IntroductionMinimally invasive thoracic surgery is also referred to as thoracoscopy, thoracoscopic surgery, pleuroscopy, and video-assisted thoracic surgery (VATS). This procedure describes surgeries of the chest performed with small incisions, special instruments, and a thoracoscope. A thoracoscope is a tube-like device with a video camera at one end that is inserted into a small incision and allows a surgeon to see inside the body on a computer monitor. This entire process is done in an effort to minimize trauma to the patient. Minimally invasive thoracic surgery is an alternative to traditional, open thoracic surgery. Traditional, open thoracic surgery requires incisions as long as six and eight inches whereas thoracoscopy incisions are only one inch long.
If you need any kind of thoracic surgery, then you should certainly consider minimally invasive thoracic surgery. The best way to do this is to discuss your condition with your doctor and find out if your condition can be effectively corrected with thoracoscopy. Unfortunately, some chest operations are best performed with traditional, open thoracic surgery.
Who should pursue Minimally Invasive Thoracic Surgery?
Planning Minimally Invasive Thoracic SurgeryIn order to plan your thoracoscopic surgery, your doctor will refer you to a thoracic surgeon. Your surgeon will in turn perform some preliminary tests to determine your vitality, ability to fight off infection, and the health of your lungs and heart. These tests include, but are not limited to, a physical exam, blood test, pulmonary function test, CT scan, and electrocardiogram. If your heart health poses a potential risk to your thoracic surgery, then your doctor or surgeon may also consult a cardiologist. Finally, once you are cleared for pleuroscopy, your anesthesiologist will meet with you to discuss the anesthesia he or she will employ during the surgery as well as methods or medication you can use in overcoming pain following your operation.
How is Minimally Invasive Thoracic Surgery performed?There are at least five different forms of minimally invasive thoracic surgery: drainage of pleural effusions, lung biopsy, mediastinal, pericardial, and thymus thoracoscopic procedures, video-assisted lobectomy, and wedge resection.
- Drainage of Pleural Effusions - the pleura are a thin membrane-like sack that surrounds the lungs. Pleural effusion results from a build-up of fluid within the pleura. The pleura normally contain very little fluid, so this excess fluid causes problems. As a result, thoracoscopy drains this fluid from the pleura and doctors analyze the fluid to check for infection, cancer, and other harmful conditions.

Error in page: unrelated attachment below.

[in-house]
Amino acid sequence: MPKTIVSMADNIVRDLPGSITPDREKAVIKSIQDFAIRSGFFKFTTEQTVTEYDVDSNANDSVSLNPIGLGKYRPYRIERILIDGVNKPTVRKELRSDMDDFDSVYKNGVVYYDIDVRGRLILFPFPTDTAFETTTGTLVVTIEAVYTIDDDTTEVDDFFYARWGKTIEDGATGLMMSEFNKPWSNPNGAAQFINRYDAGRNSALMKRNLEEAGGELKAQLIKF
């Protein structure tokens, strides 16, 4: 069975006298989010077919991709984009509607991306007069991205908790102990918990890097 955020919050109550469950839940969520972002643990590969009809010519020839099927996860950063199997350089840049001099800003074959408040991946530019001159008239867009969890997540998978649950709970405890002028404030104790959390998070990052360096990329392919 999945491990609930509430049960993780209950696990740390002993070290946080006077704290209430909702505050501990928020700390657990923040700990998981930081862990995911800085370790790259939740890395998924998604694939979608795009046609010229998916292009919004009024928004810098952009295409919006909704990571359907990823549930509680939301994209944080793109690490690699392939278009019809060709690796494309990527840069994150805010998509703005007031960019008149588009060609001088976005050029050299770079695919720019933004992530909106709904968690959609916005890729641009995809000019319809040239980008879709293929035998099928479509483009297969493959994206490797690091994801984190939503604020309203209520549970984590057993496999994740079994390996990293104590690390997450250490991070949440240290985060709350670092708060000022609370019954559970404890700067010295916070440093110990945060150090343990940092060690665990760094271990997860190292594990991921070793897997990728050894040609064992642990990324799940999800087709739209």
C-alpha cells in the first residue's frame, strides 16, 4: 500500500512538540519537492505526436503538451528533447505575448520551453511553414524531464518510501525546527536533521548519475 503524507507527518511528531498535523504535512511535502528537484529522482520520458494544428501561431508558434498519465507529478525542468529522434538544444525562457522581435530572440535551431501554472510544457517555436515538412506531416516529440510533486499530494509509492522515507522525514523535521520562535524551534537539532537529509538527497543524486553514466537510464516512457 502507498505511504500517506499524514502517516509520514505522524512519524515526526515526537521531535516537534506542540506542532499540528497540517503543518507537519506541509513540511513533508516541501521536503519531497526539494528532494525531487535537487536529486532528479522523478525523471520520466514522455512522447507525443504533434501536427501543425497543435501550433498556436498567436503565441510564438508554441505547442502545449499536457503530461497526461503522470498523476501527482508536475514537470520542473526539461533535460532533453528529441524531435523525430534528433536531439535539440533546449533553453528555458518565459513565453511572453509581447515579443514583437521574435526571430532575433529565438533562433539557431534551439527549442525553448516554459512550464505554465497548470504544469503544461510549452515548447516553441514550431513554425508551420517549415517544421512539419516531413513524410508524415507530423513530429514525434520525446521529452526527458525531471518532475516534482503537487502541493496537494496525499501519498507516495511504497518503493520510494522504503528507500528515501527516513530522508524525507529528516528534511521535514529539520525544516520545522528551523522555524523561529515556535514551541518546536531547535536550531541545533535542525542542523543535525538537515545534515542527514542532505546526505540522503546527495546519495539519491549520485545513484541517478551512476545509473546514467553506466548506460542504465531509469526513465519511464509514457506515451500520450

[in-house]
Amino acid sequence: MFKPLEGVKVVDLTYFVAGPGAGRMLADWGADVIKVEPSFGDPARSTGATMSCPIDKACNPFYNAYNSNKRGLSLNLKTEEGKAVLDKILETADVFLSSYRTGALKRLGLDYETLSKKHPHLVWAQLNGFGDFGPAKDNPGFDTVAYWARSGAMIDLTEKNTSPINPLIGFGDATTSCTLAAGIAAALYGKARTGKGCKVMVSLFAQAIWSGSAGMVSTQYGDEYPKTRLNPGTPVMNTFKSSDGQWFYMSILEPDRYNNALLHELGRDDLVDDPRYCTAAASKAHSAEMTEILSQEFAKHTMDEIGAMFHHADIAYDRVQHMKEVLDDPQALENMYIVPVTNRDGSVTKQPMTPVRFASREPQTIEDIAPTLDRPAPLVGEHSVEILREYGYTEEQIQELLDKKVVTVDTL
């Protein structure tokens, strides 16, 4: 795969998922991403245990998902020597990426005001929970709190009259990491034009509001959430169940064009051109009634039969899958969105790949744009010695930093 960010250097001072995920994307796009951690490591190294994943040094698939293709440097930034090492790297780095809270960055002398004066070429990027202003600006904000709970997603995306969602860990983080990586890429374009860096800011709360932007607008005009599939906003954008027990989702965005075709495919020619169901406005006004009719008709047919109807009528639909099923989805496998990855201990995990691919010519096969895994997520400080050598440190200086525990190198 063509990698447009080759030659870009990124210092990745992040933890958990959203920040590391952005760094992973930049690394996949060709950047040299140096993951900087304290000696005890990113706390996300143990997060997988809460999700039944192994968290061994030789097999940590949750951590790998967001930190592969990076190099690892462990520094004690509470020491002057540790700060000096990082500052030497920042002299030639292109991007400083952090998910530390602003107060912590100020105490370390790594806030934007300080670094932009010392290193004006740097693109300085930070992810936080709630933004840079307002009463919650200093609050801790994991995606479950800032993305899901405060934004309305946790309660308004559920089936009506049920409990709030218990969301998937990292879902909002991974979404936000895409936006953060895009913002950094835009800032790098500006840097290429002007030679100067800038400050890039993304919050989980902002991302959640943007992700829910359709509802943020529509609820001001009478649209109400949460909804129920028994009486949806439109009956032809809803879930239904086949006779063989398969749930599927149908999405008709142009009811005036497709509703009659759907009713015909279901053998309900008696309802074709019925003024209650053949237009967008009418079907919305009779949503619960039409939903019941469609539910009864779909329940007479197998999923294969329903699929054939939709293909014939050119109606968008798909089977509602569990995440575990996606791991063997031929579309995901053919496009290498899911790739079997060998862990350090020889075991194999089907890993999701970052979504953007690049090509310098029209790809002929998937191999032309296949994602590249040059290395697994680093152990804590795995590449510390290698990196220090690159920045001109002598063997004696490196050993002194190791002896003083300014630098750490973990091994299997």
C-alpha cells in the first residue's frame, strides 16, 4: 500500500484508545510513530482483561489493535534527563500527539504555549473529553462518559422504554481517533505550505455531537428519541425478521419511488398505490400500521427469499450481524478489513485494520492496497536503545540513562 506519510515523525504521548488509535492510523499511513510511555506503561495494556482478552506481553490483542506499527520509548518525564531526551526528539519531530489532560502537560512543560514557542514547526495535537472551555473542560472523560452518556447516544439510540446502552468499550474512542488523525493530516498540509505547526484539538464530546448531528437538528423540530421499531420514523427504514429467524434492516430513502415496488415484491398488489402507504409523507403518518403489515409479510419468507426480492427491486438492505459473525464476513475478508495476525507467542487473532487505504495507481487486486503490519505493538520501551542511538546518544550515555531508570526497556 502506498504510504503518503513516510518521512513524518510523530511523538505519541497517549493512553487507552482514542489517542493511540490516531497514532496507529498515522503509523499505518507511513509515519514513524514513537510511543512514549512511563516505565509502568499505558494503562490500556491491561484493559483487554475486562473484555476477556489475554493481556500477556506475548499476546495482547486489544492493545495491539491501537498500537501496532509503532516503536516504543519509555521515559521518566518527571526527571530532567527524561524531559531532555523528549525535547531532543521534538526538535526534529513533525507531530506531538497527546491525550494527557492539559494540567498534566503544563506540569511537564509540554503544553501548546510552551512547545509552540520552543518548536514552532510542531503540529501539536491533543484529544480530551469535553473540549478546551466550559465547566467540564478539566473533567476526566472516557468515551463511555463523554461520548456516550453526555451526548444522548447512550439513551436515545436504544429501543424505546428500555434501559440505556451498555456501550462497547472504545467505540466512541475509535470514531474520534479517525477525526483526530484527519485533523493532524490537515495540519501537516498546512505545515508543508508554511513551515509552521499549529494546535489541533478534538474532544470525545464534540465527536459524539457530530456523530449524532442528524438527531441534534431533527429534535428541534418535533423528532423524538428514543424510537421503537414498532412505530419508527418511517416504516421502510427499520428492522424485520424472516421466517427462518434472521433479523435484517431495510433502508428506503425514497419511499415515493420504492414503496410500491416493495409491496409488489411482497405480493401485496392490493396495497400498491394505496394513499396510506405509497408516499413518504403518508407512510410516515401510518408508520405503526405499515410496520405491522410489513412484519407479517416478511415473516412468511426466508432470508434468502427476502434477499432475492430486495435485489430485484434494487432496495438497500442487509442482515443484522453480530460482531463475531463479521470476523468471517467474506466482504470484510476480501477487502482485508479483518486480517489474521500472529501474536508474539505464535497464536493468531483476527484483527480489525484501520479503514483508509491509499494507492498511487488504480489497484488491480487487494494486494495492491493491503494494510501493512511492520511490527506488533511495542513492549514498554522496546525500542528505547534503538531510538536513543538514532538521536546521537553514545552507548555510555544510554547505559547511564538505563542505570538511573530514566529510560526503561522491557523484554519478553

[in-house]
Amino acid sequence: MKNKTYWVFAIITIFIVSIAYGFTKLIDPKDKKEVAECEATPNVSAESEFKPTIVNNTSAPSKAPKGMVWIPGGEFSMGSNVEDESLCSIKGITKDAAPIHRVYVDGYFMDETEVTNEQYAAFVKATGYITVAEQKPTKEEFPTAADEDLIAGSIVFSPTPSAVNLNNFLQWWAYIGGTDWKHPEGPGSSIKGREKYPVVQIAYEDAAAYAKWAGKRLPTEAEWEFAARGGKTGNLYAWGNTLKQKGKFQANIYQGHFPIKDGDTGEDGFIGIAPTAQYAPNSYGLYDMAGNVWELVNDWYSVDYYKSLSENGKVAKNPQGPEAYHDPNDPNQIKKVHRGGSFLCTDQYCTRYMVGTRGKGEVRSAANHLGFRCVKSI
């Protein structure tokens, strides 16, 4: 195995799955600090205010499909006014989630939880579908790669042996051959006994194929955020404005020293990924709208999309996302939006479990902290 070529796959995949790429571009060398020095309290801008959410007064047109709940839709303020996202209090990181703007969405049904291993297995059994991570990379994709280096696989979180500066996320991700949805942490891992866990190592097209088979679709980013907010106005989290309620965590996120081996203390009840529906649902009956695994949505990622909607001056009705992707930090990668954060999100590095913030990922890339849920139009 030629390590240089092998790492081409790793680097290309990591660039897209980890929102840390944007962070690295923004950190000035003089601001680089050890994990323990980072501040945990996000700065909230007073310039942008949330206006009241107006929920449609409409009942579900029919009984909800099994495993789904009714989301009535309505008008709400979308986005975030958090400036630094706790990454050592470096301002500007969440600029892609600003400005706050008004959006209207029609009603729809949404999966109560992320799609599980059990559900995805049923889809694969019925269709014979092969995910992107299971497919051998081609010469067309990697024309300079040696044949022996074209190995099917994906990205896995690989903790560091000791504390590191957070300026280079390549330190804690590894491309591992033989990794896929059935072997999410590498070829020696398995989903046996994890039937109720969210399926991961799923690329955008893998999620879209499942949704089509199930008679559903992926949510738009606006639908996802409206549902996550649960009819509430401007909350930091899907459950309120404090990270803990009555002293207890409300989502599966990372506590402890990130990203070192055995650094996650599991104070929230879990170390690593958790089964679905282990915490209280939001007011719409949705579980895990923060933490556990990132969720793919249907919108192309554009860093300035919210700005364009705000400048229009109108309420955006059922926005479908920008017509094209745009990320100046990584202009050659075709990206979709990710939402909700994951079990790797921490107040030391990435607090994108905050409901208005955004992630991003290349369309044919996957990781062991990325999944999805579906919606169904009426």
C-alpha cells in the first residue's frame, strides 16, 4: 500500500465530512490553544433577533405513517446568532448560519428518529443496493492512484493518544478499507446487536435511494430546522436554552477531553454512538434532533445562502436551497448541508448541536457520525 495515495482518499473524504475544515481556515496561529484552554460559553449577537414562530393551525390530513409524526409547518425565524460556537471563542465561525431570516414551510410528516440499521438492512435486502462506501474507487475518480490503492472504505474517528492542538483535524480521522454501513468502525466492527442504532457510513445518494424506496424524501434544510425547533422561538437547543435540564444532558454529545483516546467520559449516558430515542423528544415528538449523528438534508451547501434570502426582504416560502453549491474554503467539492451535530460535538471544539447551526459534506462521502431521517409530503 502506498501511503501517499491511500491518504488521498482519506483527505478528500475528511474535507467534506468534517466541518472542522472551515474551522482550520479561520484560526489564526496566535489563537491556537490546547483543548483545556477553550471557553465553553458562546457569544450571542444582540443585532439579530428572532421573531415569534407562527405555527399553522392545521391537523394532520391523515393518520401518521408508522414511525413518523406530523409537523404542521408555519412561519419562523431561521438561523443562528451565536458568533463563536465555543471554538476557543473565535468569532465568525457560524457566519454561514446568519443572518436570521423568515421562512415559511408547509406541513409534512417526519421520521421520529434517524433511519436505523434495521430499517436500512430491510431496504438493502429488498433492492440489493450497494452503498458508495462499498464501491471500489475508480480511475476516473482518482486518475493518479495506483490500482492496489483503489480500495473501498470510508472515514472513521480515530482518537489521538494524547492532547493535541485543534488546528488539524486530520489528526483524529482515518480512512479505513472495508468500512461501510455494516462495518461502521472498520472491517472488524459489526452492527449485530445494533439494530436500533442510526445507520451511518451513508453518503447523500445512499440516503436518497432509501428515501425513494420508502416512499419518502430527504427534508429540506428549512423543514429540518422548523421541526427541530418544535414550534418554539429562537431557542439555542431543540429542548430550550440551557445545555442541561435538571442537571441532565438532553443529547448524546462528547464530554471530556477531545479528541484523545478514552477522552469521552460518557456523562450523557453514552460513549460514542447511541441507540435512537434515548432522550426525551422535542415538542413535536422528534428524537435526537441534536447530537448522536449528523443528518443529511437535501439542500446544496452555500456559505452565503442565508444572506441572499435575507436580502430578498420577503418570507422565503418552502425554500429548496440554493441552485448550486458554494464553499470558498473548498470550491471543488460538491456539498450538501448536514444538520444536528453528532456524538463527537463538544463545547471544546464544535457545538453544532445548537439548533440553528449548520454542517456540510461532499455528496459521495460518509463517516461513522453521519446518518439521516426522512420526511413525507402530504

- Lung Biopsy - similar to other biopsies, lung biopsy involves extracting a sample of tissue from the lungs through a small incision. The sample is then examined under a microscope to search for infection or disease.
- Mediastinal, Pericardial, and Thymus Thoracoscopic Procedures - the mediastinum is an area of space between the lungs within the chest while the pericardium is an area of space surrounding the heart. The thymus is a small, essential organ of the immune system that resides at the base of throat toward the front of the chest. These areas are subject to tumors; therefore, thoracoscopic surgery makes it possible to remove tumors or simply biopsy these regions.
- Video-Assisted Lobectomy - removes large sections of the lung in an effort to treat lung cancer. Nevertheless, the size of the tumor usually determines if thoracoscopy is a valid option or not.
- Wedge Resection - surgically removes a section of one or both lungs shaped like a wedge. This is usually performed to diagnose or treat small nodules, or lumps, in the lung.
After the surgeryThere are many benefits to thoracoscopic surgery. Some of those benefits include a reduced risk of infection as well as less bleeding during your surgery. After the surgery, patients usually experience less pain, require a shorter hospital stay, and overall need less time to fully recover and return to their daily routines. In some cases, you can go home the day after your surgery. In other cases, you must remain in the hospital for observation for three to four days. Either way, your entire surgical team including your surgeon, anesthesiologist, nurses, and social workers will help you through your recovery. They will also provide you with special instructions for protecting your sensitive, healing incisions and how to handle common activities like housework or driving.
Depending on your condition, your doctor may also place you on a specific diet to aid your recovery. You will most likely be able to return to work after three to four weeks of recovery. But, expect to see your surgeon for a follow-up appointment seven to ten days after your surgery to confirm that your healing is progressing as planned.